Duke rape policy: If you’re perceived as “powerful,” it wasn’t consensual

August 7, 2013

by J. Peter Freire

Washington Examiner

 

Duke University’s new sexual misconduct policy can render a student guilty of non-consensual sex simply because he or she is considered “powerful” on campus, according to the non-profit Foundation for Individual Rights in Education (FIRE). The policy cites “perceived power differentials” which “may create an unintentional atmosphere in coercion.”

The bottom line? You’ve committed “sexual misconduct” if you’re considered “powerful”—i.e. a lacrosse team player—and you have engaged in something that falls into what the university broadly defines as “acts of a sexual nature.” This definition includes, “but are not limited to:”

Touching or attempted touching of an unwilling person’s breasts, buttocks, inner thighs, groin, or genitalia, either directly or indirectly; and/or rape, forcible sodomy, or sexual penetration (however slight) of another person’s oral, anal or genital opening with any object. Sexual misconduct also includes sexual exploitation, defined as taking nonconsensual, unjust sexual advantage of another for one’s benefit or the benefit of another party. These acts may or may not be accompanied by the use of coercion, intimidation, orthrough advantage gained by the use of alcohol or other drugs. [emphasis mine]

Nonconsensual sexual exploitation could possibly be taking photos of a stripper.

Why does this matter? Well, in March 2006, three Duke lacrosse players were accused of raping a stripper who had been hired to entertain an off-campus party, and, without evidence, condemned by Duke faculty and administrators. They were eventually exonerated, but not before race-bating activists and an overzealous prosecutor ruined their reputation.

I asked FIRE’s Robert Shibley, also a Duke alum, whether the lacrosse players would have been found in violation of this policy if it had been in place at the time. “Probably, especially since they had taken photos of the stripper.”

Most disturbing is that this policy so broadly defines “sexual misconduct” that it makes no clear distinction between genuinely horrifying behavior and non-offenses.

Neither Duke’s president nor the public affairs officer have returned calls for comment.

View this article at Washington Examiner.

Duke rape policy: If you’re perceived as “powerful,” it wasn’t consensual

April 7, 2010

Duke University’s new sexual misconduct policy can render a student guilty of non-consensual sex simply because he or she is considered "powerful" on campus, according to the non-profit Foundation for Individual Rights in Education (FIRE). The policy cites "perceived power differentials" which "may create an unintentional atmosphere in coercion."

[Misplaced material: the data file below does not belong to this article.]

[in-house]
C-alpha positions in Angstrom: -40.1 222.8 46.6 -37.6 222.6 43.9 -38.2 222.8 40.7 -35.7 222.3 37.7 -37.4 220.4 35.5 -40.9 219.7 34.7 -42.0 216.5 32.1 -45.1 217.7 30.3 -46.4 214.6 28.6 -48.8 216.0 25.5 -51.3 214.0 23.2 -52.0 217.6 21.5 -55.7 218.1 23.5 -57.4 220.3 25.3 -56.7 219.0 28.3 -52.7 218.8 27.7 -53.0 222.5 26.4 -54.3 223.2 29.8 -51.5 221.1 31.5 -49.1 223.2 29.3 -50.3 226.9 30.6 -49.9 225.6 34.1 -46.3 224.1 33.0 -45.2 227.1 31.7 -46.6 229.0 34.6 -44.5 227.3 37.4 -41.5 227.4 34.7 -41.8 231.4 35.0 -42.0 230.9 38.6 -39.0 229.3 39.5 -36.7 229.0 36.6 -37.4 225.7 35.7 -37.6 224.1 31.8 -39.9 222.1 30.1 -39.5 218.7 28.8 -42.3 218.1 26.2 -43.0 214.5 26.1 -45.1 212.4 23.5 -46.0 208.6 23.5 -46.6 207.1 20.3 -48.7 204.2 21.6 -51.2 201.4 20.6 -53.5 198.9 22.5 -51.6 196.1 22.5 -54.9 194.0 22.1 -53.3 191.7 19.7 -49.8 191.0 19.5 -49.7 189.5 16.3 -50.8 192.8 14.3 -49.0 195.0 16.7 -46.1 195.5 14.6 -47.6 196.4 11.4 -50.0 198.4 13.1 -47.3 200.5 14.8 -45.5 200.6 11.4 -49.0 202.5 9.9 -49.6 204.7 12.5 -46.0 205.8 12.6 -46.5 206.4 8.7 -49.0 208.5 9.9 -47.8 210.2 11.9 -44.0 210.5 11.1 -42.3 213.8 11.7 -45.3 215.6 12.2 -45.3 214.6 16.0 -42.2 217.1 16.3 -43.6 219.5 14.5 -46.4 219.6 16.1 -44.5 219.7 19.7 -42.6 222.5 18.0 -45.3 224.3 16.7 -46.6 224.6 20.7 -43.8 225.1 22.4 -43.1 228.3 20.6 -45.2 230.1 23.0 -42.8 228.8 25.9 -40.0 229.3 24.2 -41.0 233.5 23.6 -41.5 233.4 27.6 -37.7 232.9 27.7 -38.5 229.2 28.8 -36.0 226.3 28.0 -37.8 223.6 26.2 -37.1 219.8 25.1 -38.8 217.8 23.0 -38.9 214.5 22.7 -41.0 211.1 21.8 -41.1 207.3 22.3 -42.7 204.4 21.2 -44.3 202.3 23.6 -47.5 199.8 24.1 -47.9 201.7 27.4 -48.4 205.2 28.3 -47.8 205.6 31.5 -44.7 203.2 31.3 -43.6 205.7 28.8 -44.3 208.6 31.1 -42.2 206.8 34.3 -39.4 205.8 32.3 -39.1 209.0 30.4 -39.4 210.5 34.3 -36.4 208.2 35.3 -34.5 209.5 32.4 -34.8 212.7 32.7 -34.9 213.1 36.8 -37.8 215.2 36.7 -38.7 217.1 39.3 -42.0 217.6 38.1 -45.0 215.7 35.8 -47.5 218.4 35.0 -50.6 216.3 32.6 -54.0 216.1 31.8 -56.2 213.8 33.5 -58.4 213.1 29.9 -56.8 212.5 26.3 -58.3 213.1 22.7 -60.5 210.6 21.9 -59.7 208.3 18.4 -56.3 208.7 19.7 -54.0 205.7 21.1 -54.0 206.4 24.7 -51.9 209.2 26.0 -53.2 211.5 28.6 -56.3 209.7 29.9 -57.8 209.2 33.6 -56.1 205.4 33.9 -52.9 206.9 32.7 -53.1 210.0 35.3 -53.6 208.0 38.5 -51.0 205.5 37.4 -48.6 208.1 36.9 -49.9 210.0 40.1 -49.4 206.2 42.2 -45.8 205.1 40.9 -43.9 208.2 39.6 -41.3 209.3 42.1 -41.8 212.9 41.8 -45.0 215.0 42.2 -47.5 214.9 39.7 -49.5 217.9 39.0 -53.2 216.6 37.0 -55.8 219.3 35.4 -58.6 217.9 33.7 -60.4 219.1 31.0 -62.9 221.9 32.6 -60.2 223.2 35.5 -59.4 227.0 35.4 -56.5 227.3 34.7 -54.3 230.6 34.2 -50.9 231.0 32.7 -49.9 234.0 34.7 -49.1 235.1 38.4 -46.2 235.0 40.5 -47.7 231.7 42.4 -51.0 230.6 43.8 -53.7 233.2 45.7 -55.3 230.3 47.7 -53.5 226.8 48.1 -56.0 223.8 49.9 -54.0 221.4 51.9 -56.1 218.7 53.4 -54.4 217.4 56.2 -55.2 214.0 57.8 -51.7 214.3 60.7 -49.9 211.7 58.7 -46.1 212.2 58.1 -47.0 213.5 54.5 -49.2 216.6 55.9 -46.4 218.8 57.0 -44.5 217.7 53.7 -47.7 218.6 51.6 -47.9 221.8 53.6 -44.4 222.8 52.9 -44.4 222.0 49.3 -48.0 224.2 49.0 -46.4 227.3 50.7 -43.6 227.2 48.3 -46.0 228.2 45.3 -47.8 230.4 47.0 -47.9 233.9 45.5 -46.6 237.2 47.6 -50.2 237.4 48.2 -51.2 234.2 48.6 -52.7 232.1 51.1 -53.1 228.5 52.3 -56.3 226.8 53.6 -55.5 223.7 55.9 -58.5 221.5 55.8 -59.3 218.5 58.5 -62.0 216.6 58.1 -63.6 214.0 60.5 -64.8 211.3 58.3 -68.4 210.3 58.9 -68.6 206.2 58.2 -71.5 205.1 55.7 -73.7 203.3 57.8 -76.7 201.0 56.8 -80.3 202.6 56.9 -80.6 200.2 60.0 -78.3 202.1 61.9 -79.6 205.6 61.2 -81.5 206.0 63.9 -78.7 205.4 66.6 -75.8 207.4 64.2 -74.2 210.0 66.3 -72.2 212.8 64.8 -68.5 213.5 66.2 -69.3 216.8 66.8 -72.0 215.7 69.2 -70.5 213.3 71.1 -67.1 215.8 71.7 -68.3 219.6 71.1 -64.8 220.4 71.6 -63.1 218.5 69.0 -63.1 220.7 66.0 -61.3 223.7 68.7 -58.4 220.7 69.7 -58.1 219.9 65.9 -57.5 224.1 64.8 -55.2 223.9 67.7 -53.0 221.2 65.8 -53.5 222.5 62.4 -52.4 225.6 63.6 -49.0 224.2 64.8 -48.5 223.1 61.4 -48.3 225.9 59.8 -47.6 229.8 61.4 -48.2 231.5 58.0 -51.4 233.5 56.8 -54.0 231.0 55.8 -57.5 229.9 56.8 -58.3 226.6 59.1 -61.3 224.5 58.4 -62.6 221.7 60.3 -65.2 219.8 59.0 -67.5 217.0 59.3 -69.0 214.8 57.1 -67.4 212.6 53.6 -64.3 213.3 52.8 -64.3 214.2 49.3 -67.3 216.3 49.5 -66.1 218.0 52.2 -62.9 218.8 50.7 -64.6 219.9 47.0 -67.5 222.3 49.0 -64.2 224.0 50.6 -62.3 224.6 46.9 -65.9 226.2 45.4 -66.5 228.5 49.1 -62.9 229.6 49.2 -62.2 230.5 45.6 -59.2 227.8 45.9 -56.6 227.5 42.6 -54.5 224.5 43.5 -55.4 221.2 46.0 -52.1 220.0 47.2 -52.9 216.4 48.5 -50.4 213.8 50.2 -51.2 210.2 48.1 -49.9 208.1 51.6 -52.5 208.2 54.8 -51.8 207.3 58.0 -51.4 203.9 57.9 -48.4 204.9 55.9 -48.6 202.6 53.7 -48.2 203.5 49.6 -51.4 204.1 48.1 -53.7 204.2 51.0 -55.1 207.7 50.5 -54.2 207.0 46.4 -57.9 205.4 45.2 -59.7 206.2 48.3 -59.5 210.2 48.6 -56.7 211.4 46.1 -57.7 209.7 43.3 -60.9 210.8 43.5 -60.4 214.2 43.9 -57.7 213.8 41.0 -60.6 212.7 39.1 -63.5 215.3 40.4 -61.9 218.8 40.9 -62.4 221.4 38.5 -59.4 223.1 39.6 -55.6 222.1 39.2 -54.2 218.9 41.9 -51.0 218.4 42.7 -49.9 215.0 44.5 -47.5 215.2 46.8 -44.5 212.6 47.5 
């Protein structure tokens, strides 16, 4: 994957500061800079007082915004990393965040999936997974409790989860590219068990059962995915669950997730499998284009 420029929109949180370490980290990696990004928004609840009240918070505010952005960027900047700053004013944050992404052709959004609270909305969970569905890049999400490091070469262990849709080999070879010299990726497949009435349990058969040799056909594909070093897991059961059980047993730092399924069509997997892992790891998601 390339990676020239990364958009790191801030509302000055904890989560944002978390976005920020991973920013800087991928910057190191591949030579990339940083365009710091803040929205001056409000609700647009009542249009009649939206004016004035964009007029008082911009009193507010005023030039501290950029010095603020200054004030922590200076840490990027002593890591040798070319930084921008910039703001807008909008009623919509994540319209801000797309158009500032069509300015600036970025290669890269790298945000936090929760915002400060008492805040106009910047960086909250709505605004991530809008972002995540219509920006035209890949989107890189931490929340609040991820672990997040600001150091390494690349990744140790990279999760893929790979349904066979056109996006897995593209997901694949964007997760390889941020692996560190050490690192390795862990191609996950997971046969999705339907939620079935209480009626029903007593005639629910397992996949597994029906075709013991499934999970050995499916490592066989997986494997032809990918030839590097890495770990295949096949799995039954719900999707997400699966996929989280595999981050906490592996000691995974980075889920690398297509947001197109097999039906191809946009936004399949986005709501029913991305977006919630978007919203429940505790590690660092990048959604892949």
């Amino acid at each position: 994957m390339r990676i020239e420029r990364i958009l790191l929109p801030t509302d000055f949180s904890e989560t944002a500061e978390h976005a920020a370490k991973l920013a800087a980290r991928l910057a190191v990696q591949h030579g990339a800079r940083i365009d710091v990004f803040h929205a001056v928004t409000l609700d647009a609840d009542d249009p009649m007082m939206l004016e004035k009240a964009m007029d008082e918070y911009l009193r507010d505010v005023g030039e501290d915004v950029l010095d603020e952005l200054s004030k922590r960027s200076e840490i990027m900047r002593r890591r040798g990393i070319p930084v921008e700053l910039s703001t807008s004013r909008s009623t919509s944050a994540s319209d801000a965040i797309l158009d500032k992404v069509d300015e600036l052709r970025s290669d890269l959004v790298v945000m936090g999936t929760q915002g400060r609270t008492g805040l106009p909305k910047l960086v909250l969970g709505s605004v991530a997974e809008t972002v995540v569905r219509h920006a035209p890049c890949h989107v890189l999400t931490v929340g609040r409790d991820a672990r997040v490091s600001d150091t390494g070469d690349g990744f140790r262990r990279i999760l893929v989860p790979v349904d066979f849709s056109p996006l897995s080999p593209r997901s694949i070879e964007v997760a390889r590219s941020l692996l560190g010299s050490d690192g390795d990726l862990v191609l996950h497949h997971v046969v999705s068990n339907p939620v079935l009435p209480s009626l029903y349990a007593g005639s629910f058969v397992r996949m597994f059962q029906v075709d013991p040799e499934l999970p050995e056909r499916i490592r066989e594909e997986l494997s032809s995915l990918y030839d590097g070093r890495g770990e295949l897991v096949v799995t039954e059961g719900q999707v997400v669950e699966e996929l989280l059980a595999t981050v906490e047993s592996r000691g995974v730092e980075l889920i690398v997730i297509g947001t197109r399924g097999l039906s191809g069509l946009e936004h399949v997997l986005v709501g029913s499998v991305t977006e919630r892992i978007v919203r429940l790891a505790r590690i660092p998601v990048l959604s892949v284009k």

The bottom line? You’ve committed "sexual misconduct" if you’re considered "powerful"—i.e. a lacrosse team player—and you have engaged in something that falls into what the university broadly defines as "acts of a sexual nature." This definition includes, "but are not limited to:"

Touching or attempted touching of an unwilling person’s breasts, buttocks, inner thighs, groin, or genitalia, either directly or indirectly; and/or rape, forcible sodomy, or sexual penetration (however slight) of another person’s oral, anal or genital opening with any object. Sexual misconduct also includes sexual exploitation, defined as taking nonconsensual, unjust sexual advantage of another for one’s benefit or the benefit of another party. These acts may or may not be accompanied by the use of coercion, intimidation, orthrough advantage gained by the use of alcohol or other drugs. [emphasis mine]

Nonconsensual sexual exploitation could possibly be taking photos of a stripper.

Why does this matter? Well, in March 2006, three Duke lacrosse players were accused of raping a stripper who had been hired to entertain an off-campus party, and, without evidence, condemned by Duke faculty and administrators. They were eventually exonerated, but not before race-bating activists and an overzealous prosecutor ruined their reputation.

I asked FIRE’s Robert Shibley, also a Duke alum, whether the lacrosse players would have been found in violation of this policy if it had been in place at the time. "Probably, especially since they had taken photos of the stripper."

Most disturbing is that this policy so broadly defines "sexual misconduct" that it makes no clear distinction between genuinely horrifying behavior and non-offenses.

Neither Duke’s president nor the public affairs officer have returned calls for comment.